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Maquette for One, Two, Three

1979 Sol LeWitt Born: Hartford, Connecticut 1928 Died: New York, New York 2007 assembled and painted balsa wood 11 5/8 x 22 3/4 x 11 5/8 in. (29.4 x 57.9 x 29.5 cm) Smithsonian American Art Museum Transfer from the General Services Administration, Art-in-Architecture Program 1979.159.44 Smithsonian American Art Museum
Luce Foundation Center, 4th Floor, 50B

Luce Center Quote

"Color, surface, texture, and shape only emphasize the physical aspects of the work. Anything that calls attention to and interests the viewer in the physicality is a deterrent to our understanding of the idea." Sol LeWitt, Christian Science Monitor, August 1978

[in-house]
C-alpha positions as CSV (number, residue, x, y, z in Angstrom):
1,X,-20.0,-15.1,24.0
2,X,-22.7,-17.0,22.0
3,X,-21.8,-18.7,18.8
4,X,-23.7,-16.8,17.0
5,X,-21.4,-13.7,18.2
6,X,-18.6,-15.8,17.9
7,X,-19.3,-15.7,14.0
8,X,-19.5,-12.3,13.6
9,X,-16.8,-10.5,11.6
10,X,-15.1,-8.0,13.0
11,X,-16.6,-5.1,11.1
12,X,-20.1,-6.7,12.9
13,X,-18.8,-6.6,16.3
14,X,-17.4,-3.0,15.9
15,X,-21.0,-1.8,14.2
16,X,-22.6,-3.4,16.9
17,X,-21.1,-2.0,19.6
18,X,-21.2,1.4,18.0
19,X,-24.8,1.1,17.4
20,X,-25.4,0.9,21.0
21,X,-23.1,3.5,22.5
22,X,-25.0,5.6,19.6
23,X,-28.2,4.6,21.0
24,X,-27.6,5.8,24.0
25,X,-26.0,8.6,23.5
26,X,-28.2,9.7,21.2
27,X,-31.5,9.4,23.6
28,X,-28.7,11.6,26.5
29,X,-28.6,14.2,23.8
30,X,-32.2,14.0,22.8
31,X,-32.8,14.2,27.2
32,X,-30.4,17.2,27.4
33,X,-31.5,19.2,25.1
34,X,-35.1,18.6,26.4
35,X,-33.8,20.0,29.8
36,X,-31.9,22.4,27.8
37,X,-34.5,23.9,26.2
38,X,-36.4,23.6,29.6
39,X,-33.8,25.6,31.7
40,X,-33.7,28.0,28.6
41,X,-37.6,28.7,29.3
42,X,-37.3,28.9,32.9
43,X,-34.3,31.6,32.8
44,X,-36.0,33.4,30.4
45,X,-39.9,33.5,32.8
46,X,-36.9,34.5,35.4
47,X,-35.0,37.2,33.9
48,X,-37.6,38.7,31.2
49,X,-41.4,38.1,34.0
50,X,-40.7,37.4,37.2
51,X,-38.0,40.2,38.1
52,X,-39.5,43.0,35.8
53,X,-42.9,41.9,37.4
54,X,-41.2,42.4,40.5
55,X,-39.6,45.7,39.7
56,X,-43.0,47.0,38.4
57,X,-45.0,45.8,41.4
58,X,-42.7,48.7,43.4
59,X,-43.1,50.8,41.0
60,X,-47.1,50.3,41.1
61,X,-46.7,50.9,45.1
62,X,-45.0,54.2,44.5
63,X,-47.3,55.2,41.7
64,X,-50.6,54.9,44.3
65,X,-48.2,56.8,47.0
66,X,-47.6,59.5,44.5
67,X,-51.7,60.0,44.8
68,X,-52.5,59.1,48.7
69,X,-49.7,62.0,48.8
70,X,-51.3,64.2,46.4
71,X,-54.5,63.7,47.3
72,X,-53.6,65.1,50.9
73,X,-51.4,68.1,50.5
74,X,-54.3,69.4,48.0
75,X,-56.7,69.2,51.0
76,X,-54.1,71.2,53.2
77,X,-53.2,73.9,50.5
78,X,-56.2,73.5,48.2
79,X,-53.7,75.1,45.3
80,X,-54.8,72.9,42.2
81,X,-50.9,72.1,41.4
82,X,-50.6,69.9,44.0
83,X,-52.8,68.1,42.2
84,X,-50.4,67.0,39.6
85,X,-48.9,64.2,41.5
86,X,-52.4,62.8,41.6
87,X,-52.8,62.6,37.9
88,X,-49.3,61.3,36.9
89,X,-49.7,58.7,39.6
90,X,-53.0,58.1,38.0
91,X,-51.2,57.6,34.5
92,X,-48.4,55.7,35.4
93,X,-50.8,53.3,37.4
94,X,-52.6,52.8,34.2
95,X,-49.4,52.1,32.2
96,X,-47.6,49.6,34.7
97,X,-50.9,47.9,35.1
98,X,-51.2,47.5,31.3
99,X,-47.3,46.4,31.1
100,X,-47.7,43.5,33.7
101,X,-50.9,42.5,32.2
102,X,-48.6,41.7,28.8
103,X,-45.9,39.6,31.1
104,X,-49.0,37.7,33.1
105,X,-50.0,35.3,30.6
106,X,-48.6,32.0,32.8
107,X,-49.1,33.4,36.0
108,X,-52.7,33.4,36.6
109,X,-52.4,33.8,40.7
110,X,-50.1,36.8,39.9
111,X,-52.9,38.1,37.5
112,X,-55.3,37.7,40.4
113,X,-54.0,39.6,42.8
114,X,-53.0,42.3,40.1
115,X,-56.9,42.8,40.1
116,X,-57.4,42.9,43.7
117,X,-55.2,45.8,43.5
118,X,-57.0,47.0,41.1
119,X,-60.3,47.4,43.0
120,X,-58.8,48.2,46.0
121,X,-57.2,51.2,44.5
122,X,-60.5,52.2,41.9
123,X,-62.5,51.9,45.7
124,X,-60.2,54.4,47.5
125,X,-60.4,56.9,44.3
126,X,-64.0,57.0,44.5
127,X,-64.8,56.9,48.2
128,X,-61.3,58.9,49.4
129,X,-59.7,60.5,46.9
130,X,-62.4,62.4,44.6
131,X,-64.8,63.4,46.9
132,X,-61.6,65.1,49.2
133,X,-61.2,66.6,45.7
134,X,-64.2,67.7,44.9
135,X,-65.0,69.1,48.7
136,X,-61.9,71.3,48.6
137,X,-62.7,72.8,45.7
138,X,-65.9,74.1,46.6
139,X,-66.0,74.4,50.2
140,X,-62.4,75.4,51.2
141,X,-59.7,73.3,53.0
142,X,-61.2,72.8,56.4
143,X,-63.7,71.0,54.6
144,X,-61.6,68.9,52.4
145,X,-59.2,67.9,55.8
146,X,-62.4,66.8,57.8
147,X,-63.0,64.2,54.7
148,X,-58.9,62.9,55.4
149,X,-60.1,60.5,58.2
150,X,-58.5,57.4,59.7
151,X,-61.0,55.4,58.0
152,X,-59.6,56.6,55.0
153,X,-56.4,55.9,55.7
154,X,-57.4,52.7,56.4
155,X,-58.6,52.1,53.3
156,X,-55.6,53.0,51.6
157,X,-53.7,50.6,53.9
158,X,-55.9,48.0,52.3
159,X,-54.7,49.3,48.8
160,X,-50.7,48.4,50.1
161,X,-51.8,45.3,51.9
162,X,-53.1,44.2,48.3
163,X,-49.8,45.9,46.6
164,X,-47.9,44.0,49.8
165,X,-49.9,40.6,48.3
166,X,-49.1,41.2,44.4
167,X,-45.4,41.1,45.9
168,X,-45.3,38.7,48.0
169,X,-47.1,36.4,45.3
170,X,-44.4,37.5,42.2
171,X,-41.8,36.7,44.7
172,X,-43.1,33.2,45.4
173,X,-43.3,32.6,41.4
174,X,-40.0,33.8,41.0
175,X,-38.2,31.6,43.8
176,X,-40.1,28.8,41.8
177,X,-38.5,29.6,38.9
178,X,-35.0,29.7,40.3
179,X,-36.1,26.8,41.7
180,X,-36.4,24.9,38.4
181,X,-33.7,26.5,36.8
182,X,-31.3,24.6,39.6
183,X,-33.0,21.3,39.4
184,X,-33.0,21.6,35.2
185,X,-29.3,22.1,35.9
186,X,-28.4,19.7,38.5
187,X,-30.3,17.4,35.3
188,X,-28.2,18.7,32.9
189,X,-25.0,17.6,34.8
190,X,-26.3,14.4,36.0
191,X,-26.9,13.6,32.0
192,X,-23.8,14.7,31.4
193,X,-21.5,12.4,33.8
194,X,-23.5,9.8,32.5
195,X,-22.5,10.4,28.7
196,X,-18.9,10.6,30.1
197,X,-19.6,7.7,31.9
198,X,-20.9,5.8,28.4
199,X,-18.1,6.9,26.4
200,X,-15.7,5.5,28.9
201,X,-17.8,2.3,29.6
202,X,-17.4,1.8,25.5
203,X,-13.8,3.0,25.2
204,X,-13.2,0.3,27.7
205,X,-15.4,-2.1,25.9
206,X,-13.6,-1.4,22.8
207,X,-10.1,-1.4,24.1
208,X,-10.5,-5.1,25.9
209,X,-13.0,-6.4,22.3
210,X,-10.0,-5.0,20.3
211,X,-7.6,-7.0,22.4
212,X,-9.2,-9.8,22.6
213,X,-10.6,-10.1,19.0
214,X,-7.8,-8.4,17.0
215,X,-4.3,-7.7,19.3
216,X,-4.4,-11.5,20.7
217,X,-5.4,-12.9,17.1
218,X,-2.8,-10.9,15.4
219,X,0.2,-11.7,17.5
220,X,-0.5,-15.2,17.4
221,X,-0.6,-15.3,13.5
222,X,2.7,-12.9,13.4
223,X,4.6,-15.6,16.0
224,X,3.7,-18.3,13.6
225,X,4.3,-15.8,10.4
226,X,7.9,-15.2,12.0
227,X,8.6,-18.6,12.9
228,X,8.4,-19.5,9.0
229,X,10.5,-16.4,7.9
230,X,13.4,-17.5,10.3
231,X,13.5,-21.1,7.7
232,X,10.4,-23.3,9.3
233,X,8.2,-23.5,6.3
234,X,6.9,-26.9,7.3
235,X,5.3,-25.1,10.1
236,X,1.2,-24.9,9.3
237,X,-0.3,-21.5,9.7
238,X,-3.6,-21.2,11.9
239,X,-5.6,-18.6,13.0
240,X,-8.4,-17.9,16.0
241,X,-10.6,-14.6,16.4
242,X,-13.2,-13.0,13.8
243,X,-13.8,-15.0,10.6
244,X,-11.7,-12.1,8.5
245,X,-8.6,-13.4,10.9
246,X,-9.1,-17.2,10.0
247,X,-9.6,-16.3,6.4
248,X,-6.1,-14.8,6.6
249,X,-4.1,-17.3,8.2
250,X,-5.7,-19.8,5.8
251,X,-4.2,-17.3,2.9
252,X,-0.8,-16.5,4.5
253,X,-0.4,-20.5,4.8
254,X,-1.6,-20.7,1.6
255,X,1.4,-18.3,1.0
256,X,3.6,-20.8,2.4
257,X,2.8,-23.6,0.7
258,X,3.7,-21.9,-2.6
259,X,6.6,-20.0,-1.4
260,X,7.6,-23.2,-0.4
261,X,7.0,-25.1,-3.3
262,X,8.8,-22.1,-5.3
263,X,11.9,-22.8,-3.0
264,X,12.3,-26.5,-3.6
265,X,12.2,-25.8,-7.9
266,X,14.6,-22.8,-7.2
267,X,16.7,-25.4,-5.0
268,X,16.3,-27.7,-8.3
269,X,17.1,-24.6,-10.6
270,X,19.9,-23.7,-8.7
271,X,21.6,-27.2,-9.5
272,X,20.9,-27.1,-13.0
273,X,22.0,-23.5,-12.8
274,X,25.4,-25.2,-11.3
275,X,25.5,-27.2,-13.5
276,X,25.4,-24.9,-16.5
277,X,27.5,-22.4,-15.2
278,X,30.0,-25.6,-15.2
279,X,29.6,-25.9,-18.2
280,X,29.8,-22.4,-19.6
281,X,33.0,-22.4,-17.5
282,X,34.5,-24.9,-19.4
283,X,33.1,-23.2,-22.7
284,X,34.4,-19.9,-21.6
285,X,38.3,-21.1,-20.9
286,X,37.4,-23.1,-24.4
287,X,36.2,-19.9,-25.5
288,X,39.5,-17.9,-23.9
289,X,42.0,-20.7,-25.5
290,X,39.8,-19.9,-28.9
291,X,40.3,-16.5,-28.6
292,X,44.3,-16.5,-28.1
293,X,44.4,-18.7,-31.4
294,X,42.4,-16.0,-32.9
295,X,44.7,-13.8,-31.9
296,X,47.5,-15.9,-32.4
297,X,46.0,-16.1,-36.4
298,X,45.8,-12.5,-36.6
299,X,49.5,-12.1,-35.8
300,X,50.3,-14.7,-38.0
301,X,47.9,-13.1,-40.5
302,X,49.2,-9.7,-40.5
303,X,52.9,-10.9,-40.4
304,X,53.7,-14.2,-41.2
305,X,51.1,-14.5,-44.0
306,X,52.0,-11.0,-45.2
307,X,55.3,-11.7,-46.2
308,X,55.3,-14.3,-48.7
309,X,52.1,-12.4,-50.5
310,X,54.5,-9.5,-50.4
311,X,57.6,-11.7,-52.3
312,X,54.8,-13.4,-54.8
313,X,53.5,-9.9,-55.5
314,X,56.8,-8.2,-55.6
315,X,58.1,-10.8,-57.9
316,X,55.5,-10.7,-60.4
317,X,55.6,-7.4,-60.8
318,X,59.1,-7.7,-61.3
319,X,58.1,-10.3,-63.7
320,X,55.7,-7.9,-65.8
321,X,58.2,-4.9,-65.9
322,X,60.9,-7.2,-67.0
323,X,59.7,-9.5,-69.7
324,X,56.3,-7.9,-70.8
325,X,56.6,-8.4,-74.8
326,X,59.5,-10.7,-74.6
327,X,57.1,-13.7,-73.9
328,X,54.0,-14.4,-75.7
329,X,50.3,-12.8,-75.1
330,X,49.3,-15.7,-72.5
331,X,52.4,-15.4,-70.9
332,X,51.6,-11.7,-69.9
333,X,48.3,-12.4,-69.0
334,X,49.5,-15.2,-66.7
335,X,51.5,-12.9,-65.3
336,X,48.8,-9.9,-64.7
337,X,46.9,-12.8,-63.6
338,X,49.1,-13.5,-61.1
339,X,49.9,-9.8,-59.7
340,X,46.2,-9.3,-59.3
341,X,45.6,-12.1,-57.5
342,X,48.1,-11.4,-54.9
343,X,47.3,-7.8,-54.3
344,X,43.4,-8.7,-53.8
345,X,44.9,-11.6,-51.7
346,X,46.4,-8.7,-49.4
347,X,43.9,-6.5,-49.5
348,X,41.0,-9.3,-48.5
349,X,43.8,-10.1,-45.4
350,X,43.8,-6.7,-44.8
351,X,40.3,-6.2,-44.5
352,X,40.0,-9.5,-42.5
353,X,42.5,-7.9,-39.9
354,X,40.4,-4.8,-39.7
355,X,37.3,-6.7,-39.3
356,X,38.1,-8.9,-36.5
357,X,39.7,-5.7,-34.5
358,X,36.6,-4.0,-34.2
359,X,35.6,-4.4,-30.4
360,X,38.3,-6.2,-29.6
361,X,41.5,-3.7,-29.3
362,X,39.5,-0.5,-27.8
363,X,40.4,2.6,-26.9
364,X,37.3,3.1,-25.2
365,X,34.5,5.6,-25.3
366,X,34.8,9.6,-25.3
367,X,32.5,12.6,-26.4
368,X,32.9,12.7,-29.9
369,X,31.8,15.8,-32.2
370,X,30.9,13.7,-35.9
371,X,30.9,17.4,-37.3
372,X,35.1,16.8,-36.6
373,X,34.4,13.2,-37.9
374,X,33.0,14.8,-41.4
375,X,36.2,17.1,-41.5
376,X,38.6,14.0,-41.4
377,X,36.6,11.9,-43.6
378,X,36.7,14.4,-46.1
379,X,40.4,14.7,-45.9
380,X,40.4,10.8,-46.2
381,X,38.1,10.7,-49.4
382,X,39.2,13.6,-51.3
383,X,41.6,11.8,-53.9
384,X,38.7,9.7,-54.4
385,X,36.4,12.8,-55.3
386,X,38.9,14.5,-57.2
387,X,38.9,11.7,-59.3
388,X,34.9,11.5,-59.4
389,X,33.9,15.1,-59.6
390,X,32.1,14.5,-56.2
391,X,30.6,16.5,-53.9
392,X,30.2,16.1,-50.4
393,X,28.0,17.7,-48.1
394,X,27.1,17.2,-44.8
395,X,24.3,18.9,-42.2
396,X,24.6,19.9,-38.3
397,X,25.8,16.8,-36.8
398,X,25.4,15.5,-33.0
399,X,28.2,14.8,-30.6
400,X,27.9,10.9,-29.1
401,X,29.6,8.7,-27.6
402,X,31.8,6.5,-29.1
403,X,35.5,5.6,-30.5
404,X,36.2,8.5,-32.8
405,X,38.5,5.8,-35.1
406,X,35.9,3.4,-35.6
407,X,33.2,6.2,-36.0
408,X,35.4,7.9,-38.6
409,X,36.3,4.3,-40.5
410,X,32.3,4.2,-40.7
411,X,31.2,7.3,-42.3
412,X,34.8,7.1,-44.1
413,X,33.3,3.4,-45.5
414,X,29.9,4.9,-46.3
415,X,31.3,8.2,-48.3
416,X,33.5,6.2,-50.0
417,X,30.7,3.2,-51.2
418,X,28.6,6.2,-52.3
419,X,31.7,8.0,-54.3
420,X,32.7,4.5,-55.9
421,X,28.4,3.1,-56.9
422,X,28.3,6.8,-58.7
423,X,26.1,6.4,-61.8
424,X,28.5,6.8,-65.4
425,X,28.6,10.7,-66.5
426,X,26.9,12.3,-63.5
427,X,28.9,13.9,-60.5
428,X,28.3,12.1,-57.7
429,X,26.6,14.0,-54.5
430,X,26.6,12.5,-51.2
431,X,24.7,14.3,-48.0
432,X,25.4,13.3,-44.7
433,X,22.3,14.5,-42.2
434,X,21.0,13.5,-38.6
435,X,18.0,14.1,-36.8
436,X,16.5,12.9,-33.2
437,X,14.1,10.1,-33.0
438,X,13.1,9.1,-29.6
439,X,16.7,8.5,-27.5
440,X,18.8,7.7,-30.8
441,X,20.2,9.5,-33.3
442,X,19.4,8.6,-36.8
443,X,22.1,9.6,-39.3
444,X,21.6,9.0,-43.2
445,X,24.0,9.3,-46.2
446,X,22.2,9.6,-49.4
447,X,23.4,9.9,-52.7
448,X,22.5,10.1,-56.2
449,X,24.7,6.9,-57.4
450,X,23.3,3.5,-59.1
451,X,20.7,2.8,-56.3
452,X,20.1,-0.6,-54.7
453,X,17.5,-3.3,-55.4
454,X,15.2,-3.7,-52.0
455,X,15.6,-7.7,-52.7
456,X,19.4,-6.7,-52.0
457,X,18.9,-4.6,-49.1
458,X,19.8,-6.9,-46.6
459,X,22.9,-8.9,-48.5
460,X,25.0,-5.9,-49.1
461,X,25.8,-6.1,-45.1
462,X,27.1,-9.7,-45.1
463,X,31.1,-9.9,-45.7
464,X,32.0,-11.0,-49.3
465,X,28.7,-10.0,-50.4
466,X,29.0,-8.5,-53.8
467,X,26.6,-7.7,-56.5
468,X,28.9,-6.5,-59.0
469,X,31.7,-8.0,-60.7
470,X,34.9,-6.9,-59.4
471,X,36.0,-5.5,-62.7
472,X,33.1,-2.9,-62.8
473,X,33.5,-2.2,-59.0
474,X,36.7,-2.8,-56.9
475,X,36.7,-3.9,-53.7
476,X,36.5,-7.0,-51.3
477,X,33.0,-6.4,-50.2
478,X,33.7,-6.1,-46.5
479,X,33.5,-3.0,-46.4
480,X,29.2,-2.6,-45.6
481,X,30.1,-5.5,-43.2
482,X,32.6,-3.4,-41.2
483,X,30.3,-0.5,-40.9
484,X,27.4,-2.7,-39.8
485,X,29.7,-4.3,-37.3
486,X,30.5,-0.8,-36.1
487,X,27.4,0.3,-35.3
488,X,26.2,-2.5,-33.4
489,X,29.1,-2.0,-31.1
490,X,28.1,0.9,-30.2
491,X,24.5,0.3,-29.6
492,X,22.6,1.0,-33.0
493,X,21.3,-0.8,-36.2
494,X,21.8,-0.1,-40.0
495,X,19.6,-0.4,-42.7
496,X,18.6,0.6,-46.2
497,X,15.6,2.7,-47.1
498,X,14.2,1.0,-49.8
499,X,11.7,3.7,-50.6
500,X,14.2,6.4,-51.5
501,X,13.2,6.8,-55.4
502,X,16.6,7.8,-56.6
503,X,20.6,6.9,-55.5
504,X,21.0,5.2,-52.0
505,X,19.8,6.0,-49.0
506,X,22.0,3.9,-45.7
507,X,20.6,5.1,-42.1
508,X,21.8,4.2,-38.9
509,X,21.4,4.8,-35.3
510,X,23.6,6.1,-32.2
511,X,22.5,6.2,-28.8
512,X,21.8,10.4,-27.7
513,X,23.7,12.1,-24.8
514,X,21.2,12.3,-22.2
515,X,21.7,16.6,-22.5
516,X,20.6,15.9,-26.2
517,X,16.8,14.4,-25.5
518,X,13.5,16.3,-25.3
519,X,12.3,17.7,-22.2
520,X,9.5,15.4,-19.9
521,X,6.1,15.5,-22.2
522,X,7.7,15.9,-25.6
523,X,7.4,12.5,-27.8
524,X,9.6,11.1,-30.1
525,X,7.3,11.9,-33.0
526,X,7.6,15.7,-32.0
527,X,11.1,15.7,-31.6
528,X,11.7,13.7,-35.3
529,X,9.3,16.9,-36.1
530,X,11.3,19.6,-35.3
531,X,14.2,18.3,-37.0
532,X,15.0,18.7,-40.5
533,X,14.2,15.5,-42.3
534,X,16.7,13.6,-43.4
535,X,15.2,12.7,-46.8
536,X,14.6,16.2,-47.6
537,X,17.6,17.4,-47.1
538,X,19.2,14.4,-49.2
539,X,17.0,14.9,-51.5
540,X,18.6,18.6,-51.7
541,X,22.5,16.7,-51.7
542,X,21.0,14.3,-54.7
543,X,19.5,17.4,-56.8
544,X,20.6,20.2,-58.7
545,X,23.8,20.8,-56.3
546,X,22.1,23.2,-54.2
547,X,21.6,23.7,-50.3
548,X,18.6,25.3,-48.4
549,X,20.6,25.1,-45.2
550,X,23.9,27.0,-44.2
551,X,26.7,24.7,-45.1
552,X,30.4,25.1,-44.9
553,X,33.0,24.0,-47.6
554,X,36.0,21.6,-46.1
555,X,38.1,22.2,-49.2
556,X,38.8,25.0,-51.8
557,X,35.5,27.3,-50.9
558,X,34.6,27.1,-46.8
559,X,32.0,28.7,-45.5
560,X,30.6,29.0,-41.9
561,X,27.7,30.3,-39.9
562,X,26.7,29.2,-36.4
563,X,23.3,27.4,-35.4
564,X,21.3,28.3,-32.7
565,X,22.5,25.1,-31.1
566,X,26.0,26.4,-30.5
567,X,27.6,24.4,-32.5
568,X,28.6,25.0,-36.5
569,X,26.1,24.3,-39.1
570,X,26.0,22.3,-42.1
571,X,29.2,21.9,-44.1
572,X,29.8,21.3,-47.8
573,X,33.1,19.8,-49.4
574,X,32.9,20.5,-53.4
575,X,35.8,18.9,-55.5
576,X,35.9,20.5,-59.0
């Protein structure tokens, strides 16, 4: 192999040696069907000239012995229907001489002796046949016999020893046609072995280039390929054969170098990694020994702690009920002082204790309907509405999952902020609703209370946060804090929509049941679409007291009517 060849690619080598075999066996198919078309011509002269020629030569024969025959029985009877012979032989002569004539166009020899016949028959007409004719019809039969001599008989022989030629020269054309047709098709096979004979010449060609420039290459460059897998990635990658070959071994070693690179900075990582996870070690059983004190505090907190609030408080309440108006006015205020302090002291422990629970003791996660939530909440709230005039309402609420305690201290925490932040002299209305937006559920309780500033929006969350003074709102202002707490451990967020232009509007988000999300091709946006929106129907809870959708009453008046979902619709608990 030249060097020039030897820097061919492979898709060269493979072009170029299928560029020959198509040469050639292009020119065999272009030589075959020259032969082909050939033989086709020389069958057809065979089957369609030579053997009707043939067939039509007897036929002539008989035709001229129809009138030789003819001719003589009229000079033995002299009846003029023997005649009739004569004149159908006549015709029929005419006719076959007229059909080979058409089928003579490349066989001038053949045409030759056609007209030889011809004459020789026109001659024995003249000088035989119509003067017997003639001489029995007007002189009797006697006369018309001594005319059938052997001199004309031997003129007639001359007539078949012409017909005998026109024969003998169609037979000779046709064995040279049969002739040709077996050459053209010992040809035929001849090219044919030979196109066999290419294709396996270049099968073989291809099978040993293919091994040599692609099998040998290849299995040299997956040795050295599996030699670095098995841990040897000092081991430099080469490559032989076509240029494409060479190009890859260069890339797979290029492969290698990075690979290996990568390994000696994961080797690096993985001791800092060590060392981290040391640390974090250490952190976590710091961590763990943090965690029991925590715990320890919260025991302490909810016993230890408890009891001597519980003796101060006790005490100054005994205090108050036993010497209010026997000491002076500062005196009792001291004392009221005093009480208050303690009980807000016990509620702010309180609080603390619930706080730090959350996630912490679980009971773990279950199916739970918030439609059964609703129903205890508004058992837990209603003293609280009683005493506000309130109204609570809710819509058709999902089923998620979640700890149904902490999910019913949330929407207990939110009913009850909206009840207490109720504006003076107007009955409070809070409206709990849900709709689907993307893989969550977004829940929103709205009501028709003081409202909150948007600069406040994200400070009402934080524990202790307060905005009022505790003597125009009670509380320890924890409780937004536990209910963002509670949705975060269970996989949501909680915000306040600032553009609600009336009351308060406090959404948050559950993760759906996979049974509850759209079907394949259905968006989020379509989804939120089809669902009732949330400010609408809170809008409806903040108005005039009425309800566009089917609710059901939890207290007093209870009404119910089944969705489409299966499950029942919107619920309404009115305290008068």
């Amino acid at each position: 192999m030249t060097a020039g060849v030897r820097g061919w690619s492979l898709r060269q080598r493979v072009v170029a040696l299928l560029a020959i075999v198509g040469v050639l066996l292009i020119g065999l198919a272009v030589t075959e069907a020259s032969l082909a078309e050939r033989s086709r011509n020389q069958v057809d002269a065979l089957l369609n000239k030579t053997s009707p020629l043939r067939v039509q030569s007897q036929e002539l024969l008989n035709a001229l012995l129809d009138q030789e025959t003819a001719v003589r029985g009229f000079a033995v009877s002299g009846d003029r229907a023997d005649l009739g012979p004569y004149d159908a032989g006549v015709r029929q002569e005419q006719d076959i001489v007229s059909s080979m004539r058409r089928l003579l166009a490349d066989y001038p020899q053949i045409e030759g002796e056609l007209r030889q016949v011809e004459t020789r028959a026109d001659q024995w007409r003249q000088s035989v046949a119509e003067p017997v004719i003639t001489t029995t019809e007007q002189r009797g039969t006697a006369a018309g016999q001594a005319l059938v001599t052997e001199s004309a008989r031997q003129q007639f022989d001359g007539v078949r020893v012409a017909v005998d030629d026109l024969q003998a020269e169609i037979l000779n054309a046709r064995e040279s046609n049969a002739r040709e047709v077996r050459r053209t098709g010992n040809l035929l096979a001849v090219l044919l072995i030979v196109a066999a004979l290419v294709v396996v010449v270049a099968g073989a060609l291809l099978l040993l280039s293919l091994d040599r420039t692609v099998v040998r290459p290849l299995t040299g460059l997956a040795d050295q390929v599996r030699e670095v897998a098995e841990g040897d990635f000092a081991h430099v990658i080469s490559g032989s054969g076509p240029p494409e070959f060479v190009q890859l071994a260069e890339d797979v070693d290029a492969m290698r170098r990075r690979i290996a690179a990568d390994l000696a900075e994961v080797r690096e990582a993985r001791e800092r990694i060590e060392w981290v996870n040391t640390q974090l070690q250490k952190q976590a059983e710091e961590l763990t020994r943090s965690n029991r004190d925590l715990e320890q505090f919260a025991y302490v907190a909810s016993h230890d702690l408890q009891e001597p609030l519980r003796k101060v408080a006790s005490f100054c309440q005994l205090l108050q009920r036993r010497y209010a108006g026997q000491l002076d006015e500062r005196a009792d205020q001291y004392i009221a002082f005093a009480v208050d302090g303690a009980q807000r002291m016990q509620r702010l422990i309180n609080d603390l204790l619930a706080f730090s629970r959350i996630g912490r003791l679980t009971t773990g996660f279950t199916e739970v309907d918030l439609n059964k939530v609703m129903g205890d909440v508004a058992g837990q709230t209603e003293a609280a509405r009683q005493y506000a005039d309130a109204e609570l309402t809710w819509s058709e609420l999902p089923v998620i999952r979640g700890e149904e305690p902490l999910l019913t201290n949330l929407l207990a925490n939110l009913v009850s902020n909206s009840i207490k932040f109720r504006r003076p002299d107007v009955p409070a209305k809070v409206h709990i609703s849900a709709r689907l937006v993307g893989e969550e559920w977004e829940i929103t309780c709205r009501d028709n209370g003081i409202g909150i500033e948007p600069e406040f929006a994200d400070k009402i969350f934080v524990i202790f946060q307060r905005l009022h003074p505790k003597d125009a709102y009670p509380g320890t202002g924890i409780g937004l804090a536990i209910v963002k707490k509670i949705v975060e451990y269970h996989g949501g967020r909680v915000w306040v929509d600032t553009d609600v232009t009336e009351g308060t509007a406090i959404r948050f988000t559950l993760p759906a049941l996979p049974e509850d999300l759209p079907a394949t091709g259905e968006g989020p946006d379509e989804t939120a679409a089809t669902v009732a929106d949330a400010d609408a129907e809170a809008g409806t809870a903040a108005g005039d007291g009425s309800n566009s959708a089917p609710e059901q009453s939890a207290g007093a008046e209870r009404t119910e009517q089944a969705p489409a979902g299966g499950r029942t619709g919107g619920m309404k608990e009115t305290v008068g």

Luce Center Label

Sol LeWitt created the sculpture One, Two, Three as a commission for the General Services Administration. In 1962 a government committee determined that fine art should be incorporated in the designs of new federal buildings, to enrich the surrounding communities. This initiative became the Art-in-Architecture Program, and LeWitt was chosen to design a sculpture for the plaza of the James M. Hanley Federal Building and U.S. Courthouse in Syracuse, New York. LeWitt presented this maquette of his proposed sculpture to the GSA's Design Review Panel in 1979. The final piece was constructed from painted aluminum and is twenty-nine feet long.


Abstract - geometric

Study - sculpture model

General Services Administration - Art-in-Architecture Program

sculpture - maquette

wood - balsa wood

About Sol LeWitt

Born: Hartford, Connecticut 1928 Died: New York, New York 2007

More works in the collection by
Sol LeWitt